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Bloggers Name Carl Jones

24 May 2018
Callaghan Innovation Grants

 

Startups are hungry beasts.  And the food they eat is cash (and your life but that’s another blog).  Every step of the way there is something extra to spend in order to help your start-up to go faster.  

I often refer to a quote from Tim O’Reilly (Founder of O’Reilly Media) who said “Money is like gasoline during a road trip. You don’t want to run out of gas on your trip, but you’re not doing a tour of gas stations.”

Naturally, our companies seek our advice on capital raising.  Being able to attract other sources of funding, such as grant funding, is important but it is still capital raising.  It takes time and creates administration burden, despite the outcome being uncertain.

We have pooled our collective experience to provide some insights for you into Callaghan Innovation grants.  We asked some of Callaghan staff for their views (our thanks to John van Bohemen).

 

Getting Started Grants

What are they:

These are designed to help you launch your R&D activities, navigate through R&D roadblocks and access technical expertise to support you in taking your development in the right direction.  

How much:

You will receive 40% of your eligible R&D costs, up to $5,000.  This will be a one-off payment on completion of the project

 

Project Grants

What are they:

A Project Grant is designed to help companies take on larger, or more challenging R&D, helping businesses to push through R&D hurdles that have been identified.  This could include uncovering new technical detail, devices, products, systems, or other such advancements.   Basically, these grants are tailored towards specific projects and aim to encourage new investment into R&D.    

What are they not:

Business as usual.

How much:

Again, up to 40% of your eligible R&D costs, but this may be reduced depending on the size of the project, or if you have received multiple grants or a Growth Grant (see later explanation).

 

Growth Grants

What are they:

These are three-year grants to enable you to scale your R&D appropriately and give companies the ability to adapt their R&D programme more widely to suit their own conditions.

The Growth Grants are looking to be phased out with the introduction of the new R&D tax incentives.  Companies with an active Growth Grant contract on 31 March 2019 will continue to receive their grant until 31 March 2020.  Companies will have the option to transfer to the Tax Incentive scheme from 1 April 2019.  New applications will close on 31 March 2019.   

 

What to think about when applying

The application process can be quite cumbersome if you let it, so the overall approach should be to keep it straight forward and simple.  You don’t want to get into a situation where you have to keep revising applications back and forward, as that can be a painful process on both sides.  The applications for grants typically form part of the R&D contract as well, so another reason to get it right.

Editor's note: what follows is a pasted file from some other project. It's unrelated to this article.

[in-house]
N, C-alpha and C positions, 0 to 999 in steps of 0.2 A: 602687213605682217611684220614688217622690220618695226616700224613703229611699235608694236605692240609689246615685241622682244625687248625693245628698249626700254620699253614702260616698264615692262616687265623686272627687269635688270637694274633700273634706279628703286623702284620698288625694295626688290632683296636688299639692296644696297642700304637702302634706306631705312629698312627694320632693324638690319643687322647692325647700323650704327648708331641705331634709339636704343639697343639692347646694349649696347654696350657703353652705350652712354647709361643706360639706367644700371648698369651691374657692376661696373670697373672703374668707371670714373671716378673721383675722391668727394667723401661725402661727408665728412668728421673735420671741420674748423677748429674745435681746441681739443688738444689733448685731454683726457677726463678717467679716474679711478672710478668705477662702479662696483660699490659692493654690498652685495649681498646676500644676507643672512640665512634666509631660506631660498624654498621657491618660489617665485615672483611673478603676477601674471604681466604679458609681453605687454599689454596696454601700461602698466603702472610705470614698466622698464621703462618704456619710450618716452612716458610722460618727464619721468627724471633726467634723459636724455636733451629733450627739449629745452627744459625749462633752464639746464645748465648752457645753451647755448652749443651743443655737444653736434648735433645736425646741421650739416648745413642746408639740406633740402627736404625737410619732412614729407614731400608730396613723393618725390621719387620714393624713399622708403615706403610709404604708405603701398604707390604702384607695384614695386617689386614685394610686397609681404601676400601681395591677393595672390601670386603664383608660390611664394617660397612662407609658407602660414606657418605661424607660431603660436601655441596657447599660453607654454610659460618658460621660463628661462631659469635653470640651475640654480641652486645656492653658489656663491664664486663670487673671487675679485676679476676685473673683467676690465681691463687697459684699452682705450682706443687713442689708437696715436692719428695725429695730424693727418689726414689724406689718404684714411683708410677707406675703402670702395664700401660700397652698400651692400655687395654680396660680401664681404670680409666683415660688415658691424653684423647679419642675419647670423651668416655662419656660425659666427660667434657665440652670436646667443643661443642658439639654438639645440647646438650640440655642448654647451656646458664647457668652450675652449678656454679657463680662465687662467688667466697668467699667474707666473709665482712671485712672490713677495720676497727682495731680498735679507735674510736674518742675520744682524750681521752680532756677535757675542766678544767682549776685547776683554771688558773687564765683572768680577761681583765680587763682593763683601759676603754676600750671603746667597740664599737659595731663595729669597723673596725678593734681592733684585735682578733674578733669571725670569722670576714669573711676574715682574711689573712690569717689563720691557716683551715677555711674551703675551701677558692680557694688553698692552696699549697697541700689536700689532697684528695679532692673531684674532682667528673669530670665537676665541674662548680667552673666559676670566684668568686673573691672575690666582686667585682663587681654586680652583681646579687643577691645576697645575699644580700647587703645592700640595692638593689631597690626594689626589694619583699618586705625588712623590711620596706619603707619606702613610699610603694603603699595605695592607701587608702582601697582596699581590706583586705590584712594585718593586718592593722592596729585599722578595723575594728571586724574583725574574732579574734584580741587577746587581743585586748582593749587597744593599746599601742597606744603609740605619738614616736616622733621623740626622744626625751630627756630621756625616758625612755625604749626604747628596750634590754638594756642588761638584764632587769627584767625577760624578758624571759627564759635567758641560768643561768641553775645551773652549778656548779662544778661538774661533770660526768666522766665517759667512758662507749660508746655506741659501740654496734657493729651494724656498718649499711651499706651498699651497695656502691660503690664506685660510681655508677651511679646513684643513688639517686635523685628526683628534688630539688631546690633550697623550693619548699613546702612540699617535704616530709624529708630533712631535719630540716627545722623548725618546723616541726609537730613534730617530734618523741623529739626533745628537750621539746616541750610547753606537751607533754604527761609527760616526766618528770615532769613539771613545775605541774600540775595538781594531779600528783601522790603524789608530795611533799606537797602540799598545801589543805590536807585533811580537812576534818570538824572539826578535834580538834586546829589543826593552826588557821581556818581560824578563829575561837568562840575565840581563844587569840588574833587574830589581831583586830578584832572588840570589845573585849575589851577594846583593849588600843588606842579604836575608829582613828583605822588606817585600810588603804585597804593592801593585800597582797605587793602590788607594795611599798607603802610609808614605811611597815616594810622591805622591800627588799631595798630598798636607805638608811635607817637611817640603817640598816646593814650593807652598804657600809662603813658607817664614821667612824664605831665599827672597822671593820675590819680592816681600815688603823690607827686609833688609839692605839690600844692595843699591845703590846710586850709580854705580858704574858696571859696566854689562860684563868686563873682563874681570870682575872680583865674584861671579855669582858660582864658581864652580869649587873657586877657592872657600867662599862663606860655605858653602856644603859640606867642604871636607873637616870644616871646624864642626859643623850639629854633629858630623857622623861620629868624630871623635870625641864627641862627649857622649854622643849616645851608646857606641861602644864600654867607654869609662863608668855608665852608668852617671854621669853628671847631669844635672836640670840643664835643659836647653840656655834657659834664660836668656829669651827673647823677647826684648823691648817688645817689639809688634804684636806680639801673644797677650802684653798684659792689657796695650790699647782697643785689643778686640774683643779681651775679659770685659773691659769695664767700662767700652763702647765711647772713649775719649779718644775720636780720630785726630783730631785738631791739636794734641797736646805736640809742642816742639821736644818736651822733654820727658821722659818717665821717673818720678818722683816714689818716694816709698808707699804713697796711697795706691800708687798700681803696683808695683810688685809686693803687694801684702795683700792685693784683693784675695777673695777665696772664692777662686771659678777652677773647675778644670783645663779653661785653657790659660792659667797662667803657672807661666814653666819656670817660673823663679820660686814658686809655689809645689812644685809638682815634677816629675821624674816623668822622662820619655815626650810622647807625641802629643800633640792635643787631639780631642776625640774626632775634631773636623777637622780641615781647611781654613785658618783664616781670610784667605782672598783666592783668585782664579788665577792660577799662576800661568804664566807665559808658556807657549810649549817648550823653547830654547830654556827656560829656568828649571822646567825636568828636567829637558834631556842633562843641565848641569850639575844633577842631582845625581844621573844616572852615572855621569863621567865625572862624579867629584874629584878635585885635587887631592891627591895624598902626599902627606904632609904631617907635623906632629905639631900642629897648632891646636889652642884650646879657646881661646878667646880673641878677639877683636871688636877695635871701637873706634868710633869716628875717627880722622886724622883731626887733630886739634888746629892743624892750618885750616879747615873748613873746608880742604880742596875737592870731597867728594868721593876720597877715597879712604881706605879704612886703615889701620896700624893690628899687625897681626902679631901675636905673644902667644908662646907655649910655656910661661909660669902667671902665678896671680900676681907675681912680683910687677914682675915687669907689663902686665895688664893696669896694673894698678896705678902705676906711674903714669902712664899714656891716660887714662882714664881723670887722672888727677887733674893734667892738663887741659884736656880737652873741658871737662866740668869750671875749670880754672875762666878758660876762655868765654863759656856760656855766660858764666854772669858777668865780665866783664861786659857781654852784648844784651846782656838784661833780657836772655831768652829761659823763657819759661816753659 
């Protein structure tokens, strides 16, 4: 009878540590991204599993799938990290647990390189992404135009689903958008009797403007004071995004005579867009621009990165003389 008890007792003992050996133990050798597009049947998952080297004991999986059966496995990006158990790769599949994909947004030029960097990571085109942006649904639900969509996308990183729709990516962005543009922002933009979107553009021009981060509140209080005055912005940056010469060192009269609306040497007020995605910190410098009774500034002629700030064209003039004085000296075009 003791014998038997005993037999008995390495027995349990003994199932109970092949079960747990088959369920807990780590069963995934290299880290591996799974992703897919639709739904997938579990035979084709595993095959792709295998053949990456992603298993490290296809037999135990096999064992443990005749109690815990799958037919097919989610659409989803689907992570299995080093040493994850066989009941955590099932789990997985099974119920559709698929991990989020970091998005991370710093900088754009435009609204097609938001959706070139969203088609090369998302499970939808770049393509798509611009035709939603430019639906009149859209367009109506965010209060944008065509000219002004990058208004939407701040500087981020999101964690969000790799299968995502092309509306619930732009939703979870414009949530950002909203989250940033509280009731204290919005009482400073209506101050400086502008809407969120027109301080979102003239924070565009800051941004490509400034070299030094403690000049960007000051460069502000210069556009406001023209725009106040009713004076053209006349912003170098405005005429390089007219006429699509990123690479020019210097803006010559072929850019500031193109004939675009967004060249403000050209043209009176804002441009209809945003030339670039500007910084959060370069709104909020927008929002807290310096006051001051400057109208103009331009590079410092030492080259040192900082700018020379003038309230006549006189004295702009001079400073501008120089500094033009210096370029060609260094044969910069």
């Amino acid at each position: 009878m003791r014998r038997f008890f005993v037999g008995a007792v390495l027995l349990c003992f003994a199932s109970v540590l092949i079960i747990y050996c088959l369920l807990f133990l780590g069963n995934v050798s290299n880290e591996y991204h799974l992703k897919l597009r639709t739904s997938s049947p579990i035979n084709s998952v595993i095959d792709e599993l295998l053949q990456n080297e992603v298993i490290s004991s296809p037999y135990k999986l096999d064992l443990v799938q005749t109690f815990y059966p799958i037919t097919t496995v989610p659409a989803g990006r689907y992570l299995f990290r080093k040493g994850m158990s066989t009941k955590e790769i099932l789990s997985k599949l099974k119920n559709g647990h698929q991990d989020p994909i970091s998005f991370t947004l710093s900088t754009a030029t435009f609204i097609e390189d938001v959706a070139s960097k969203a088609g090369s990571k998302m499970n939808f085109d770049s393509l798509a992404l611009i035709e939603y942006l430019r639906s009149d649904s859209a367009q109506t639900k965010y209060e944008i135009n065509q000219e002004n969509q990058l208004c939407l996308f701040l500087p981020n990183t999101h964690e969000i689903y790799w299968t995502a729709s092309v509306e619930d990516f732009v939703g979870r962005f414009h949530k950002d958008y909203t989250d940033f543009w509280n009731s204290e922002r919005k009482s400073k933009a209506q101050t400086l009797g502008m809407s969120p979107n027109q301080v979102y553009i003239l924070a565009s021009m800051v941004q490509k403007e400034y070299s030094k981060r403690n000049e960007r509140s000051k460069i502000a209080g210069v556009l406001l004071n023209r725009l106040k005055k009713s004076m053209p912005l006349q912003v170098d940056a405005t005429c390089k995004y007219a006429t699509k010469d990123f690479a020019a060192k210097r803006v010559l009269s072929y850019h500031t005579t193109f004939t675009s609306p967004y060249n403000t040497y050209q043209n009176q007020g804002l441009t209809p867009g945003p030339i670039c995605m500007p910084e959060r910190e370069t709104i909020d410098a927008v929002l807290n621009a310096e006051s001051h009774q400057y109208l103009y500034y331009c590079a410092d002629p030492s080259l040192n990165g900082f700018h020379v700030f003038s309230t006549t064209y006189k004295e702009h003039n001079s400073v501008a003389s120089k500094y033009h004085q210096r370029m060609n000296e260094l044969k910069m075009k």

It is best to get engaged with your Account Manager as early, and as frequently, as possible. They can guide you through the application process. 

Grants can cover a range of values and it is typical for more detailed information to be required for applications of more than around $150,000 – that is it needs a better-quality story.   

Grants aren’t designed to provide you with funding for business as usual and they are not designed to help a company make minor improvements or adjustments, such as changing the current blue widget to one with spots. 

Not always known is that an amalgamation of parts, which by themselves may not be all that spectacular, may receive grant funding.  For example, an integration of known tools and processes.   

A common mistake Callaghan Innovation sees from applicants is “writing around” the R&D and talking too much about what the product is and why it is wonderful.  This is naturally the happy place for entrepreneurs, but what Callaghan want to know is what the R&D is, and that is it difficult.  You need to articulate the technical aspects of what you are doing, and not dwell on the market related aspects. 

Finally, the following points might help when you are preparing your application:

-          Less is more

-          Don’t let the story get embellished

-          Cut to the chase

-          Bullet points are encouraged (whole applications are written in these)

-          Factual and to the point statements

-          Talk to the R&D

-          Be clear around what you, as the applicant, sees as the immediate opportunity

 

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This post was written by

Carl Jones - who has written 4 posts

Carl Jones has a background across a broad range of asset classes via a career in investment management, private equity, property, funds management, venture capital and angel investing.

Prior to joining WNT Ventures as CEO in December 2014, Carl spent nearly five years at New Zealand Venture Investment Fund (NZVIF) where he worked as an Investment Manager on the Seed Co-Investment Fund (SCIF) investing alongside angel investors into early stage, high growth companies. Carl also oversaw the Taiwan/New Zealand Co-Fund arrangement which is a USD200 million cross-border agreement between NZVIF and the government-owned National Development Fund of Taiwan.